This popular hiking destination offers a robust outdoor experience with the promise of spectacular views as your reward.

As you navigate the paths, you’ll be surrounded by lush, verdant greenery.

The ascent is moderate to challenging, but even if you’re not an experienced hiker, the stunning scenery and tranquil ambiance make the journey enjoyable.

At the summit, you’ll have a bird’s eye view of Hiroshima’s cityscape, the sprawling sea, and the surrounding mountains – a vista that will surely take your breath away.

The satisfaction of reaching the top, coupled with the incredible views, makes the climb all the more rewarding.

You’ll also come across historical sites on your way up, including the remnants of a World War II-era military installation. It’s a sobering sight that adds a historical perspective to the trek.

For those looking for a shortcut, there’s an option to take a ropeway up to a certain point.

If you have a Japan Rail Pass, you can use it to get a discount on the ropeway ticket.

Remember to wear comfortable hiking boots and pack plenty of water and snacks for the journey.

And of course, don’t forget your camera – you’ll want to capture the stunning views!

Enjoy a sunset cruise on the Ota River

For me, there’s no better way to end a day in Hiroshima than a sunset cruise on the Ota River.

The river, branching out into six channels, meanders its way through the city, offering a unique perspective on Hiroshima’s urban landscape.

As the sun begins to dip, the cityscape is bathed in a warm, golden hue, the play of light on the water adding a mesmerizing sparkle.

Onboard, you’ll often find a selection of local snacks and drinks to enhance the experience.

Along the way, you can see notable landmarks like the Peace Memorial Park and Hiroshima Castle, their silhouettes creating striking reflections on the water.

Wander through Takehara’s Historical District

Just an hour from Hiroshima City lies the charming and well-preserved historical district of Takehara.

Once the leading producer of high-quality sake and salt in Japan, Takehara’s captivating traditional Japanese architecture takes center stage during any visit here.

Walking through the narrow stone paths is like taking a stroll through time. The area is filled with charming, old houses reminiscent of the Edo period.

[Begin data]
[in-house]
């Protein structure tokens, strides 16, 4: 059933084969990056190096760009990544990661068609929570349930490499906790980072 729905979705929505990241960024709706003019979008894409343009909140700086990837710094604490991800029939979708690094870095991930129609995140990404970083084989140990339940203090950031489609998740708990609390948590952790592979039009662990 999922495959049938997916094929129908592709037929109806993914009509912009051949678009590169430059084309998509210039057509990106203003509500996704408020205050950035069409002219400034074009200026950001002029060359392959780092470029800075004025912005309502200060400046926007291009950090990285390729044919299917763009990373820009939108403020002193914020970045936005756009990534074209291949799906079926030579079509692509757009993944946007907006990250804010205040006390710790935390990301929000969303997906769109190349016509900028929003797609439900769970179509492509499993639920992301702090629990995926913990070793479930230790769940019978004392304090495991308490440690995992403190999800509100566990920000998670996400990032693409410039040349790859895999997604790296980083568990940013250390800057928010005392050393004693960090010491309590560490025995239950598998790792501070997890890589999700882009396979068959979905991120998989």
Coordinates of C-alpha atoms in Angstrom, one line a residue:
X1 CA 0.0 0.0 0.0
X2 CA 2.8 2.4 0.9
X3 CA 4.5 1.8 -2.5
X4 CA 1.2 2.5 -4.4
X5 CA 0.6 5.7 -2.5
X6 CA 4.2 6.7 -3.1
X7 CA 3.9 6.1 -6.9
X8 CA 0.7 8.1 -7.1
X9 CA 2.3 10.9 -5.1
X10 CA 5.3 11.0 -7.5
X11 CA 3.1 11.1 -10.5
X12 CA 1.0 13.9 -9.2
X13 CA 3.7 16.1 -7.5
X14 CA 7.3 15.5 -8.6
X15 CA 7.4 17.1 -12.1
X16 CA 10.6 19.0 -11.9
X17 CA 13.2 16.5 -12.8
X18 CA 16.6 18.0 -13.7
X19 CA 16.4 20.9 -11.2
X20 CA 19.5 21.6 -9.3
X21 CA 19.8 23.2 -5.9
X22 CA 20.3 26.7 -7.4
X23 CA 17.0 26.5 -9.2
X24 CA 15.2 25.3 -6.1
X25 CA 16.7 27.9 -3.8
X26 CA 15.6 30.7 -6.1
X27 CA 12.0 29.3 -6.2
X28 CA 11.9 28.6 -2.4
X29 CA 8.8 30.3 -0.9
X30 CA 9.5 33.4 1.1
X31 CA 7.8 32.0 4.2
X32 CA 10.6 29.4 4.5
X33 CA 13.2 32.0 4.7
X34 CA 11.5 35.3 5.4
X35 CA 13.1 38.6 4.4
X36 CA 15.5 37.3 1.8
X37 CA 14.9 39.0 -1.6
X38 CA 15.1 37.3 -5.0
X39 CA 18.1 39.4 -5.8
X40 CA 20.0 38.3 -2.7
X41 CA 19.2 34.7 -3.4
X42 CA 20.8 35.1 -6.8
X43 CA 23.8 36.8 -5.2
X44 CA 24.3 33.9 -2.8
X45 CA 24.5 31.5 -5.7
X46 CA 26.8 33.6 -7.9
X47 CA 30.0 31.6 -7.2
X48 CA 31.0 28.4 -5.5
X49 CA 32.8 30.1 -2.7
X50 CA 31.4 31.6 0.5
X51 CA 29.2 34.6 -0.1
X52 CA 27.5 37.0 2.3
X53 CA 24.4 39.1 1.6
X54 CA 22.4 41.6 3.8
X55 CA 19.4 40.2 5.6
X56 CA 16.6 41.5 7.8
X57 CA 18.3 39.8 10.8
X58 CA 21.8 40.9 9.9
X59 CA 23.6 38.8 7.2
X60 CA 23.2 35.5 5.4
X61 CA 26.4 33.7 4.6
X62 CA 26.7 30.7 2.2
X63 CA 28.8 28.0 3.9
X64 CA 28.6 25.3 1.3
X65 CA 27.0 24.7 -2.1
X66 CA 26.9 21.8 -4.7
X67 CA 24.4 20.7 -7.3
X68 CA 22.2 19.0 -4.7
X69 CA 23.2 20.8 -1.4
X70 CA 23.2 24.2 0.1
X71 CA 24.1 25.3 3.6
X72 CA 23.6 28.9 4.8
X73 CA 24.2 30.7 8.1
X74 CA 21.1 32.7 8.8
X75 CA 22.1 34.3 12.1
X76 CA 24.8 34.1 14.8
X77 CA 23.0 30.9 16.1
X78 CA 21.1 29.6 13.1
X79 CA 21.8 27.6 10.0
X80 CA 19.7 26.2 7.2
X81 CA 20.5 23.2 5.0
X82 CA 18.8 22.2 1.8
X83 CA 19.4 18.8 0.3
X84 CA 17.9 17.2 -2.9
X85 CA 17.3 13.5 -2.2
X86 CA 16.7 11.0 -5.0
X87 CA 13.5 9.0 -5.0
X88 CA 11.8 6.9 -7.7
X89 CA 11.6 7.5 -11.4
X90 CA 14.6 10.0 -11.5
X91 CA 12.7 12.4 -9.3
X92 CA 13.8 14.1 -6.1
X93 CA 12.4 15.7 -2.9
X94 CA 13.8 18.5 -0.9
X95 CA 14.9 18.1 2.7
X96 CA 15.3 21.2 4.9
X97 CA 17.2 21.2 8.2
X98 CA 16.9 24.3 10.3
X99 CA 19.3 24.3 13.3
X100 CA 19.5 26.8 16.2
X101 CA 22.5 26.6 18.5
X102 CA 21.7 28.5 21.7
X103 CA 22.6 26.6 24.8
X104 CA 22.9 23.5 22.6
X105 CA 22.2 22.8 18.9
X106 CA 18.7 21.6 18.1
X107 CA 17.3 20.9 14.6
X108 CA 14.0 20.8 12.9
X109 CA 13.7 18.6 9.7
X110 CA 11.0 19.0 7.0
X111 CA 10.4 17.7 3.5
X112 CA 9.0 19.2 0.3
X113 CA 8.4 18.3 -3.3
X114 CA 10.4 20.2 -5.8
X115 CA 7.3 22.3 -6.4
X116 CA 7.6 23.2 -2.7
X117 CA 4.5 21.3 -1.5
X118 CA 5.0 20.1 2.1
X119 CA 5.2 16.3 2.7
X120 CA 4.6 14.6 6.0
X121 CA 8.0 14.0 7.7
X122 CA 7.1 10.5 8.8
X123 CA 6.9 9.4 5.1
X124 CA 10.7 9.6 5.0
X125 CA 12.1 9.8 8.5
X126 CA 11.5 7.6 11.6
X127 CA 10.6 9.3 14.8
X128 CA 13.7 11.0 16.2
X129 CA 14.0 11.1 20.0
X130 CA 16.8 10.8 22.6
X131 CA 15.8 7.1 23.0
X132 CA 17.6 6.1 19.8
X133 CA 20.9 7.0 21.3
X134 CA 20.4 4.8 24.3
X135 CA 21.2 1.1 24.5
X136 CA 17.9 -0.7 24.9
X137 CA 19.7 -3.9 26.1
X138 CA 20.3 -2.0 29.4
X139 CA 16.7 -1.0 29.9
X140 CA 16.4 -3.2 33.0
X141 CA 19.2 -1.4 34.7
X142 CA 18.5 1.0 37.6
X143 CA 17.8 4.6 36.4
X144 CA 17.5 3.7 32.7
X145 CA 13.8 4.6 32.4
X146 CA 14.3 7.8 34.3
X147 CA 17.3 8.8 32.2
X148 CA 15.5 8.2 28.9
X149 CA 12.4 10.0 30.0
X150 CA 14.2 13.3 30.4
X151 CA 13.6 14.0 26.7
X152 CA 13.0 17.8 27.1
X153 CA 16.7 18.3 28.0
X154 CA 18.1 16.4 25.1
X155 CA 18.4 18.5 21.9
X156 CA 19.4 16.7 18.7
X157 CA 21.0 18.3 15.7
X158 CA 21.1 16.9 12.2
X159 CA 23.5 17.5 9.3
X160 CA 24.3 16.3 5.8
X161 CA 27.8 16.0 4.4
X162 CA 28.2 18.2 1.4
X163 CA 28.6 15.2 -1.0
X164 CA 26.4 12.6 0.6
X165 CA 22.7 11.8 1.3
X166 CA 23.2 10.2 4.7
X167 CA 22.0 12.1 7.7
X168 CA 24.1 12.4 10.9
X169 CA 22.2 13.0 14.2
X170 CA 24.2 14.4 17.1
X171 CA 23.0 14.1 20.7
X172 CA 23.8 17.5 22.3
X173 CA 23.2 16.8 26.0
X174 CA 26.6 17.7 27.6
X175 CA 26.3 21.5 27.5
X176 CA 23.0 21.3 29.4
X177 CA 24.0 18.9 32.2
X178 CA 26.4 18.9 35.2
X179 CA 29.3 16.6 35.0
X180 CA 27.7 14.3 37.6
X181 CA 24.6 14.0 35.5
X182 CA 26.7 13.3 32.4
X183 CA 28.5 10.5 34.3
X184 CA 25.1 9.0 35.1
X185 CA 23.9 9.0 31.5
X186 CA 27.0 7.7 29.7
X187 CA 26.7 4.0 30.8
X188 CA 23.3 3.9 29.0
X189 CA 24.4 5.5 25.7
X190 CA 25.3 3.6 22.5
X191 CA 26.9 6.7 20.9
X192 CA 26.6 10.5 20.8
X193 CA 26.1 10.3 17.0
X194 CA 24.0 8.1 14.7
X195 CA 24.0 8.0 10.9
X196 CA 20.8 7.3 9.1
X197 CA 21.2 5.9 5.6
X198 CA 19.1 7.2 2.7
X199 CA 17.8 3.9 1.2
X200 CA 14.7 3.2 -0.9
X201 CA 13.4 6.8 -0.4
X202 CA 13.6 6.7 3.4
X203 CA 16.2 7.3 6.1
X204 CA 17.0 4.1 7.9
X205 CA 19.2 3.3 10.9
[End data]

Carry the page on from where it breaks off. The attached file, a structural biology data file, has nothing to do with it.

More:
A standout site is the Ochaya Shikibu-Tei, a traditional Japanese tea house that has been carefully preserved for hundreds of years.

Here, you can enjoy a serene tea ceremony amidst the backdrop of a beautiful Japanese garden.

Another must-visit spot is the Takehara City Museum of History and Folklore.

The museum houses exhibits showcasing Takehara’s rich history and the lives of its inhabitants over the centuries. You’ll learn about the town’s sake-brewing and salt-making traditions while viewing artifacts and historical records.

Equally intriguing is the Kumano Shrine, a testament to Takehara’s spiritual heritage.

The shrine, surrounded by centuries-old trees, exudes a sense of peace and tranquility, making it a perfect spot for a moment of reflection.

No visit to Takehara would be complete without trying grilled oysters.

Known to be some of the best in Japan, they’re a treat to the palate. I recommend trying them at a local izakaya (Japanese-style pub), where they’re often served with a chilled glass of sake.

Stroll Shukkeien Garden

Shukkeien, which translates to “shrunken scenery garden,” is a place of tranquil beauty in the heart of Hiroshima.

Built in 1620, this garden is designed to encapsulate various landscapes on a miniature scale, including mountains, valleys, and forests.

As you meander through the winding pathways, you will discover quaint stone bridges, teahouses, and koi-filled ponds.

Shukkeien garden is lovely in every season, whether it’s the explosion of cherry blossom in spring, the lush greenery in summer, the vibrant red and gold foliage in autumn, or the serene snowscape in winter.

In addition to its aesthetic appeal, Shukkei-en also holds historical significance as it served as a refuge for victims of the atomic bombing.

Today, the garden is a peaceful sanctuary that invites contemplation and relaxation amidst nature’s bounty.

Cruise through the scenic Taishaku Gorge

In the northern part of Hiroshima prefecture, you’ll find the tranquil Taishaku Gorge.

This stunning geological marvel is best explored on a river cruise, allowing you to take in the sheer cliffs, emerald green waters, and lush vegetation that line the valley.

During the hour-long cruise, you’ll traverse through narrow waterways and under natural bridges formed by centuries of water erosion.

One highlight is the Onbashi Bridge, a natural limestone bridge believed to be the largest in the world.

The gorge is especially mesmerizing in autumn when the leaves turn fiery shades of red, orange, and gold.